Director: Antoine Fuqua
Starring: Denzel Washington, Chris Pratt, Ethan Hawke, Vincent D’onofrio, Byung-Hun Lee, Manuel Garcia-Rulfo, Martin Sensmeier, Haley Bennett, Peter Sarsgaard
When a small town is seized by greedy gold-miner Bartholomew Bogue (Sarsgaard), desperate widow, Emma Cullen (Bennett) turns to a Bounty Hunter (Washington) to assemble a team of gun-slingers to save their town from his clutches.
In the age of remakes and reboots, it seems only natural that film-makers will exhaust every possible area to inject some new life into it, and in this case, taking a much-loved classic Western (which was in itself a remake of a Japanese film), and unleash it on modern audiences.
I haven’t seen the original film (whether this is to my detriment or not, I don’t know), so I was going into this film pretty fresh. Based on the reactions of those who have seen and loved the original, I have gauged that this film isn’t going to cause massive outcry, but nor is it being hailed as anything more than “just fine”.
And that’s it; The Magnificent Seven is just fine. It’s very entertaining undoubtedly, and the gun fights are pretty fun to watch, but it never breaks any new ground. We’ll come onto that later, but will focus on the good points for now!
The cast really make this film for me, and Denzel Washington, who is always the best component of any film he’s in, absolutely steals the show. Chris Pratt is great as well, although it’s difficult to see him as much more than Star-Lord with a slightly more Southern accent! I really bought into Ethan Hawke’s character and felt he had the most interesting character arc, but inevitably with such a large cast, it’s tricky to do justice to all of them. There were no real weak links in the cast however, and they all helped to make it a really entertaining watch.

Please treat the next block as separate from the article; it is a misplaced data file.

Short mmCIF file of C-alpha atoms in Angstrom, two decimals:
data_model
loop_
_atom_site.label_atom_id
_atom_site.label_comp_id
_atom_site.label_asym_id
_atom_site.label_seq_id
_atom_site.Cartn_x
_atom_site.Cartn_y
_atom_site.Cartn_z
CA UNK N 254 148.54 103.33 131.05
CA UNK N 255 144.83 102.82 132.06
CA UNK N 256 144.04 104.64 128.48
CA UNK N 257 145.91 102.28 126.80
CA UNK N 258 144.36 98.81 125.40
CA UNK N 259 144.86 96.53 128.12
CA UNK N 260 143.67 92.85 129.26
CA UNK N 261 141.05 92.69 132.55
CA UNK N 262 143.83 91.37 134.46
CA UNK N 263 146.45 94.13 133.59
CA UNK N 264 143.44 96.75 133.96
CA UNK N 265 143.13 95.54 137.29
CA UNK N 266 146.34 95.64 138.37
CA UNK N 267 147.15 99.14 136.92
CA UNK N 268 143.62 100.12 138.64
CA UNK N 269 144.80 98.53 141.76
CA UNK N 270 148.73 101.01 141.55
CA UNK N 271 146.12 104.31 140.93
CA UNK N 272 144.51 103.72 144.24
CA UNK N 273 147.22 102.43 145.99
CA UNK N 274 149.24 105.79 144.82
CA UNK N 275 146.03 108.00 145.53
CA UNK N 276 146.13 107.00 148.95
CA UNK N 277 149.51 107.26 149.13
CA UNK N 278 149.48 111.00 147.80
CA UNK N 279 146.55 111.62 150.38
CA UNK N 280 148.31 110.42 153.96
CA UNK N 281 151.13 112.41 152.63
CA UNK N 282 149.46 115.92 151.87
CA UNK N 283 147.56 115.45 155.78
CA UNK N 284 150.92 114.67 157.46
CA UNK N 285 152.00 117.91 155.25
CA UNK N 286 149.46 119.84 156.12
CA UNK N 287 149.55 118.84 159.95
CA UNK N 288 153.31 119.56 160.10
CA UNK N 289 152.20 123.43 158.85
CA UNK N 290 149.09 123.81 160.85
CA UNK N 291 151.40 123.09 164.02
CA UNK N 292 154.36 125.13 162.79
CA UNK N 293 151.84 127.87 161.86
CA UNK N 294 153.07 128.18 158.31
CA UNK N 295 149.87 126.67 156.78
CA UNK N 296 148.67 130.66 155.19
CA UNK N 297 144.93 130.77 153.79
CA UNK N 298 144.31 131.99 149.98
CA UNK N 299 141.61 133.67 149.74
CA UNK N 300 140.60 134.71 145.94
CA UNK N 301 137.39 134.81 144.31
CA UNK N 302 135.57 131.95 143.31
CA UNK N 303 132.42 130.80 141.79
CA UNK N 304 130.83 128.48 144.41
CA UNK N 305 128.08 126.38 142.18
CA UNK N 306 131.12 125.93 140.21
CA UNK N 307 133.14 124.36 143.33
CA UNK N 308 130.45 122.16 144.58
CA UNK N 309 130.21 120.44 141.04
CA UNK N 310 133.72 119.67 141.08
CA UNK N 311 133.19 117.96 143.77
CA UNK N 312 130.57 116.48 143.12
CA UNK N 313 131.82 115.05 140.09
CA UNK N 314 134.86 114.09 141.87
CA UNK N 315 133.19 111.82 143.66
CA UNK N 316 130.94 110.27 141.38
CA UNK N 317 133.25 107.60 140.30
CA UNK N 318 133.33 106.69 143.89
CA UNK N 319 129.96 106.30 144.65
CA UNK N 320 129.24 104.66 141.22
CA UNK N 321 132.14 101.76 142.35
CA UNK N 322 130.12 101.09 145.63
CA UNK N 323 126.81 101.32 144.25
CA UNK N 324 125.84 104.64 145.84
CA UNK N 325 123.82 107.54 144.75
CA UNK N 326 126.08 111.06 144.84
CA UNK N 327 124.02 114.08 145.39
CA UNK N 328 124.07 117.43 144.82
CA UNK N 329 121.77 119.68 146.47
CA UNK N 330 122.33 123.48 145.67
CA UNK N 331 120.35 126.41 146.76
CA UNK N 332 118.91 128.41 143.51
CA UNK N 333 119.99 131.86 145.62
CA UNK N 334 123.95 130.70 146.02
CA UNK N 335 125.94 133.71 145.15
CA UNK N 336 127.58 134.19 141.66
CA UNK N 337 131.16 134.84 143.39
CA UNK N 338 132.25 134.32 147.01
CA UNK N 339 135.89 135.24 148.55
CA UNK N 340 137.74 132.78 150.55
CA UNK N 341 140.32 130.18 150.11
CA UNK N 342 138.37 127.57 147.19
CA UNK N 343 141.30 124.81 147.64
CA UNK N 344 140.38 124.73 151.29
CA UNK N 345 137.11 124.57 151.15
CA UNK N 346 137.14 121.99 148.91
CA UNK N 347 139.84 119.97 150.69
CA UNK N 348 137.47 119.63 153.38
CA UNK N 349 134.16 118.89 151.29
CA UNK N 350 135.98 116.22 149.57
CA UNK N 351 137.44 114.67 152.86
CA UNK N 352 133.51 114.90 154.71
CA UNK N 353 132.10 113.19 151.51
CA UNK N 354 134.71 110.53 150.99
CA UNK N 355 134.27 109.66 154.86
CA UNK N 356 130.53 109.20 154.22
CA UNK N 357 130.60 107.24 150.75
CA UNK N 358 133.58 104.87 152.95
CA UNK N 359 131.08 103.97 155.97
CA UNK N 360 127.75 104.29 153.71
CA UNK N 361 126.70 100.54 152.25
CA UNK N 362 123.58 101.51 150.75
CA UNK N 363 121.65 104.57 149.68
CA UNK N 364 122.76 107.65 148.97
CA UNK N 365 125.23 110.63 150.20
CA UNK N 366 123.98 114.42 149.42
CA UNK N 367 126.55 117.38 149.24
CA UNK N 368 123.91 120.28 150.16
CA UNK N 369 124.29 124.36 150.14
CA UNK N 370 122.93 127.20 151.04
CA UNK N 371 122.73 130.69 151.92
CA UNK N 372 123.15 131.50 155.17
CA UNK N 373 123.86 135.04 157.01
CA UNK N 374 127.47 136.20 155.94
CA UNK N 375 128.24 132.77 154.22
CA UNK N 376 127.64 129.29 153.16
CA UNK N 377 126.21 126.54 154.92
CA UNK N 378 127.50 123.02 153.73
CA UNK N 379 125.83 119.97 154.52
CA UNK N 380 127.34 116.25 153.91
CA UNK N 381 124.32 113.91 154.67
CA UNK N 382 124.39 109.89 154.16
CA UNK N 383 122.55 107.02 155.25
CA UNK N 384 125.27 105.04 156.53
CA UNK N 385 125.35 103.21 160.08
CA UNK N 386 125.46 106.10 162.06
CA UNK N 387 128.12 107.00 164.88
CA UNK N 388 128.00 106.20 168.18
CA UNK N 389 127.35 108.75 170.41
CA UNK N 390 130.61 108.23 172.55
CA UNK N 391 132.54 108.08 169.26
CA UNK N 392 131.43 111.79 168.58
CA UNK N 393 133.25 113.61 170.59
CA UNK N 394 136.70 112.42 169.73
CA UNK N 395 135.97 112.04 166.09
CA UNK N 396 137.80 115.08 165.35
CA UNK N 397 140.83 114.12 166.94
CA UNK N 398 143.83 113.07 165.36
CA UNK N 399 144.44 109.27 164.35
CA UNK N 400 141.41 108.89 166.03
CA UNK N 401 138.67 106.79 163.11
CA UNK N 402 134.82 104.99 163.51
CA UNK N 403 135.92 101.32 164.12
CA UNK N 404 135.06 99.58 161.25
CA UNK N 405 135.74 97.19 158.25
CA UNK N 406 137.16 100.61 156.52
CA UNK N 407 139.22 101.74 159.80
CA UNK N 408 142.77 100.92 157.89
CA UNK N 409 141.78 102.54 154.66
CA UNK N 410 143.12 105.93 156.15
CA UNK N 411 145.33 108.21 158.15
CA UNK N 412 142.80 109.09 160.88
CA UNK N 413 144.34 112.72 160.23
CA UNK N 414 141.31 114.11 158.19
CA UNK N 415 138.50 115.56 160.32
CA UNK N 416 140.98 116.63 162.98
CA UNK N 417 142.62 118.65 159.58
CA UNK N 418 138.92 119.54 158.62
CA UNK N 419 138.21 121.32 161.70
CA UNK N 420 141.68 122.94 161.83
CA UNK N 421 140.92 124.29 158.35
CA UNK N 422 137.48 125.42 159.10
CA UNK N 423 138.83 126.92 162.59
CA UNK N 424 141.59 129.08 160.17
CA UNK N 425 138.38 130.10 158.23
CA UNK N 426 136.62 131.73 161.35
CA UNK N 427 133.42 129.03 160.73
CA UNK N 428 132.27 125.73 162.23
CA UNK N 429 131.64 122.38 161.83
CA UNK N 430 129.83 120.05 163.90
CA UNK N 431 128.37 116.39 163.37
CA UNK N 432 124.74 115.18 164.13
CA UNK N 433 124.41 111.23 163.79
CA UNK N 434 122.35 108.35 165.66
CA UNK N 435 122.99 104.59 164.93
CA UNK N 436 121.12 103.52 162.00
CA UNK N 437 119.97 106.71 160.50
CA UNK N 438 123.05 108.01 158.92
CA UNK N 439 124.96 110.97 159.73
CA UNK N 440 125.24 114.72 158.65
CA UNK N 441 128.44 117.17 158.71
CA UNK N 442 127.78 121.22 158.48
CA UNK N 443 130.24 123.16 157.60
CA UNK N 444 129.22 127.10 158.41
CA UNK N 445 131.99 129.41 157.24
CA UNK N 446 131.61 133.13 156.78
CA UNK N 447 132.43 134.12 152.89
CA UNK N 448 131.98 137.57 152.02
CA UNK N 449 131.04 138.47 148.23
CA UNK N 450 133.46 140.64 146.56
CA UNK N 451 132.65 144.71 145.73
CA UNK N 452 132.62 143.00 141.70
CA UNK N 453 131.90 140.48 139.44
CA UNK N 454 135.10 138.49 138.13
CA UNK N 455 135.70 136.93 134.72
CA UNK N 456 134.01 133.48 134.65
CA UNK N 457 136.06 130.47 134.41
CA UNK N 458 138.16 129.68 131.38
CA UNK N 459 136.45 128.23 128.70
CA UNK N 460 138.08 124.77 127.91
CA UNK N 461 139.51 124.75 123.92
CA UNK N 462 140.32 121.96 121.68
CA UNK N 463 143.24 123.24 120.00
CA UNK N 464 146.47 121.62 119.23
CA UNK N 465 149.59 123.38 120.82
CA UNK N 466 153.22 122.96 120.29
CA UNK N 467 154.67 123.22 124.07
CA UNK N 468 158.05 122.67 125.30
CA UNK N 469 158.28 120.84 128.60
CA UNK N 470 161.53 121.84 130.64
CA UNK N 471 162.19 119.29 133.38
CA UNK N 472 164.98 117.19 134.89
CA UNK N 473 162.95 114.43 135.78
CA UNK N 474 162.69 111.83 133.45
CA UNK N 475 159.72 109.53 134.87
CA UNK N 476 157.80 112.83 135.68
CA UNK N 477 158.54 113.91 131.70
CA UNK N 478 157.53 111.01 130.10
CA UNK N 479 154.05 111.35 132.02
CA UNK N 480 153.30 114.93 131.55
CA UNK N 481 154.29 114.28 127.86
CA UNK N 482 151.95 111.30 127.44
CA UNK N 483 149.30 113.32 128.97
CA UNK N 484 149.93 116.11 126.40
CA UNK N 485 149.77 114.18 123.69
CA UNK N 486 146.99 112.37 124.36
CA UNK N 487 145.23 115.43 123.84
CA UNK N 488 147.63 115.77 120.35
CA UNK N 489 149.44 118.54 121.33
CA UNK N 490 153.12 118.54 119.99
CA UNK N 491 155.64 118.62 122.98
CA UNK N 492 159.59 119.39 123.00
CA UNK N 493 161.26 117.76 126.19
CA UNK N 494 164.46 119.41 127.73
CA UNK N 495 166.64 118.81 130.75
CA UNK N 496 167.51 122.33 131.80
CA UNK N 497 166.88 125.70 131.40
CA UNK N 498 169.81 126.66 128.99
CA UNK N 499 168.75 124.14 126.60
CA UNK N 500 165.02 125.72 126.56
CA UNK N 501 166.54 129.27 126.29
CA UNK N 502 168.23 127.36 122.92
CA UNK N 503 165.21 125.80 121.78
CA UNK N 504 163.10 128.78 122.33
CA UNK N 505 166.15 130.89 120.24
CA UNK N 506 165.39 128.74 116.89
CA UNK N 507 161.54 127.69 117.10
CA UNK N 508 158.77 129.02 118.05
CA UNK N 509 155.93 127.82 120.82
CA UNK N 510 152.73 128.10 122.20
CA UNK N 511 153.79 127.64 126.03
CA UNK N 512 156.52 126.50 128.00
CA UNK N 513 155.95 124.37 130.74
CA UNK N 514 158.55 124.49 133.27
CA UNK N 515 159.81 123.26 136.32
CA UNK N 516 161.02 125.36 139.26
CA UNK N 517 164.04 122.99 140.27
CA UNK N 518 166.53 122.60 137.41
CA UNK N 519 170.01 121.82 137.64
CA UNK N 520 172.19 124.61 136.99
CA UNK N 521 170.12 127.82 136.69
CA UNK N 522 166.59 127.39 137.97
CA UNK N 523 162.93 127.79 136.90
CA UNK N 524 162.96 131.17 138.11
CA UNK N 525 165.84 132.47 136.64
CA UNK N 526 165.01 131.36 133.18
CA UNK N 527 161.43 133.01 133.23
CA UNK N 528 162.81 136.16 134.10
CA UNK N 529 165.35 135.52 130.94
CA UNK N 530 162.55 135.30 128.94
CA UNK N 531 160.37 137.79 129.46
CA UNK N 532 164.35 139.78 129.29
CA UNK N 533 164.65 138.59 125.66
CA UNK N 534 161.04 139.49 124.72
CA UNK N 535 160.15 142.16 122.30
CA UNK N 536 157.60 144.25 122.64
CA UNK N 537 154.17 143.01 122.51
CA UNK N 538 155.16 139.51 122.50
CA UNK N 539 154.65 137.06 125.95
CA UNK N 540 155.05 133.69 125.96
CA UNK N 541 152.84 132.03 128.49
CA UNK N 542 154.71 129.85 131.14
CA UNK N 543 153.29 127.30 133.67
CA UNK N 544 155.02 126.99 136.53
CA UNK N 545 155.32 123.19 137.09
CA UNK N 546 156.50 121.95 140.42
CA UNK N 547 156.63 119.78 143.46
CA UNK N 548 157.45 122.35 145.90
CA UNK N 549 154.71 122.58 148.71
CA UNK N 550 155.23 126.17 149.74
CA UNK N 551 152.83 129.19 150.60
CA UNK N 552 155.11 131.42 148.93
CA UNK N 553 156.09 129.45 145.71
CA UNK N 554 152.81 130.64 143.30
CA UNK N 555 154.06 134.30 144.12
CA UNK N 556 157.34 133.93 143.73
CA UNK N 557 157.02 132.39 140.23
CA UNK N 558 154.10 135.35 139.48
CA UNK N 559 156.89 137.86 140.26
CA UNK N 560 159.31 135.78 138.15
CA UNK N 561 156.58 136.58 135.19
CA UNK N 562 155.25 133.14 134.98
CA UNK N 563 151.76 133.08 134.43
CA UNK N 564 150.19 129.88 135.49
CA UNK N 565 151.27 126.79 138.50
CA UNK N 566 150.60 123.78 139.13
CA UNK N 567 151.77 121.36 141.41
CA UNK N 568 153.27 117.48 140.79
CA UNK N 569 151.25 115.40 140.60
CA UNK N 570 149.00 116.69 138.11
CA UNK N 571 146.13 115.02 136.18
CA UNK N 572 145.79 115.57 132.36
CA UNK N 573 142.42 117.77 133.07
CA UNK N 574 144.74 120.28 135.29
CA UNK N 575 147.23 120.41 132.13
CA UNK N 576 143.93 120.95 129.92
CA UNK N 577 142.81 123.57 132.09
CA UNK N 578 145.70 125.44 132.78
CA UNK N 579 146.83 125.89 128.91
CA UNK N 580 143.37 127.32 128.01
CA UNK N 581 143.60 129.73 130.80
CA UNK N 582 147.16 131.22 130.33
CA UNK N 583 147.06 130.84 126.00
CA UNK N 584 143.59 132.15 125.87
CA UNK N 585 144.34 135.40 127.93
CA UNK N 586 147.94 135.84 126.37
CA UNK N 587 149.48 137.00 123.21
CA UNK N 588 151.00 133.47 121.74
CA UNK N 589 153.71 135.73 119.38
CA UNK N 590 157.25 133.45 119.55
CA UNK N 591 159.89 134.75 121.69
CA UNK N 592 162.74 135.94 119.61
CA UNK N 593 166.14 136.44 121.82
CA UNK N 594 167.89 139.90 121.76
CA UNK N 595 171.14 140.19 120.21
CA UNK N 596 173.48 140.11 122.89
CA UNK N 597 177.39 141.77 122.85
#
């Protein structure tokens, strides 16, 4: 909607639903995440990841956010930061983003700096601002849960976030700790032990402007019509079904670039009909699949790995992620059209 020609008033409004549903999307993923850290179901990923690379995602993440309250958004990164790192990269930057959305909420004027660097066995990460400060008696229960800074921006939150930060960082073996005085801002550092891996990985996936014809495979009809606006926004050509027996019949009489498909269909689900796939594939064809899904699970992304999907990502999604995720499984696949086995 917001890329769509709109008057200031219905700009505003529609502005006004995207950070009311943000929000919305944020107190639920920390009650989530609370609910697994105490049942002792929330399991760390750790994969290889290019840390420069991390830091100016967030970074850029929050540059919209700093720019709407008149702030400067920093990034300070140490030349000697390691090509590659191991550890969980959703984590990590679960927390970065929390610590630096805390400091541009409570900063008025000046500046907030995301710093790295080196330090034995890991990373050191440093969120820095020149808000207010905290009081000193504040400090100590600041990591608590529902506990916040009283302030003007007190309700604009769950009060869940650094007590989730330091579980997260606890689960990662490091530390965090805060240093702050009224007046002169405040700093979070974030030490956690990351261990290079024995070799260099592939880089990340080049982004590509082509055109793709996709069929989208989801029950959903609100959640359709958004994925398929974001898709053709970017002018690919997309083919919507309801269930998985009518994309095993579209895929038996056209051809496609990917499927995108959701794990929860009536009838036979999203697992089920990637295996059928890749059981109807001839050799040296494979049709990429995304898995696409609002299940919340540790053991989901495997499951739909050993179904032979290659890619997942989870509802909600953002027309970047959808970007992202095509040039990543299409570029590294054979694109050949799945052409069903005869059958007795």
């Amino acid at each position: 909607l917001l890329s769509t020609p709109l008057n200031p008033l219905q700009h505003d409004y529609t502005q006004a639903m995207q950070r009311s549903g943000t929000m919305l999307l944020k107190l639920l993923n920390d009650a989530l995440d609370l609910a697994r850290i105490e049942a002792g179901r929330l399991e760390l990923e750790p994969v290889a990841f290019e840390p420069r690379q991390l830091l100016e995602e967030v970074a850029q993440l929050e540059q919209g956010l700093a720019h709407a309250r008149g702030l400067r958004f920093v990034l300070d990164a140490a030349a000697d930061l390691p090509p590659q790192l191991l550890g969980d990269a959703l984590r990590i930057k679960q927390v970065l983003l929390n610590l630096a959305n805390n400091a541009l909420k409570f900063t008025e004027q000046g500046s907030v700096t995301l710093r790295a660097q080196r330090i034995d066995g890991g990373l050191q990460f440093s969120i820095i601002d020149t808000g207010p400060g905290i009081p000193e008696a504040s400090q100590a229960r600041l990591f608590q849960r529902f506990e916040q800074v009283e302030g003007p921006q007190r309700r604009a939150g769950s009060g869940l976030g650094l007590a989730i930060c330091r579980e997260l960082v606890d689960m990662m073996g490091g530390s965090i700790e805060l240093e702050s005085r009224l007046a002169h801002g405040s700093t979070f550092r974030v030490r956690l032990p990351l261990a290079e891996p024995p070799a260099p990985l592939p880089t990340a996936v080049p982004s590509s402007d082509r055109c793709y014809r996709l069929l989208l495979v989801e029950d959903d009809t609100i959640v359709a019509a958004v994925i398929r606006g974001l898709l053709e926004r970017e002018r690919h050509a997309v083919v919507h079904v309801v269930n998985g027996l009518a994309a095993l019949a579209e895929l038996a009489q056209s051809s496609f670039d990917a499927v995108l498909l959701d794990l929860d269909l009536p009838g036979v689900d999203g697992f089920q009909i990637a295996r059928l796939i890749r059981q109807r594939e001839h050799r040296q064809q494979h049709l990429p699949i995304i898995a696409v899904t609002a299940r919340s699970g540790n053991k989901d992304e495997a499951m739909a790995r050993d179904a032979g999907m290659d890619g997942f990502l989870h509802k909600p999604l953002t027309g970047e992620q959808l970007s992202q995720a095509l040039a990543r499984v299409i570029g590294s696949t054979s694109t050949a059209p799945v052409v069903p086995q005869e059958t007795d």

It makes no attempts to modernise the genre, but this is absolutely fine, and in fact rather than ruining the Western genre, it proves to be a pretty good tribute. It makes great use of the tropes and angles that we come to expect from Western movies, and feels like a very classically made film. It wouldn’t look out of place in the Sunday afternoon Western slot on TV channels, and that’s perhaps about the best thing it could hope for.
The score is wonderful and really adds to that throwback charm. It is James Horner’s final score before he passed away, and is a fitting tribute to him as well as to the Western genre.
The final gun battle is pretty spectacular and feels very well-earned. It’s super entertaining, and if nothing else, this scene makes it worth the ticket price alone!
There’s really nothing bad about this film per se, so it’s difficult to know what to put here, but it just didn’t “wow” me. It does exactly what it needs to do, but it never does anything new, and this for me, means it’ll lack the repeat watchability.
Once you’ve seen it, you could probably happily live your life never seeing it again, which for a film that has a cast of this calibre, is a shame.
I saw this movie and you should too. It’s one of those films that you won’t regret spending money to see, but you won’t be rushing to see it again. It is undeniably an entertaining watch, and a great popcorn flick, but it never strives to be anything more. Fans of the original won’t be outraged, but similarly it might not do much to ignite interest in Western movies for the new generation. A fitting tribute, but little more.
Agree with everything I’ve said, or am I a totally misguided idiot who has got it all wrong? Let me know in the comments below!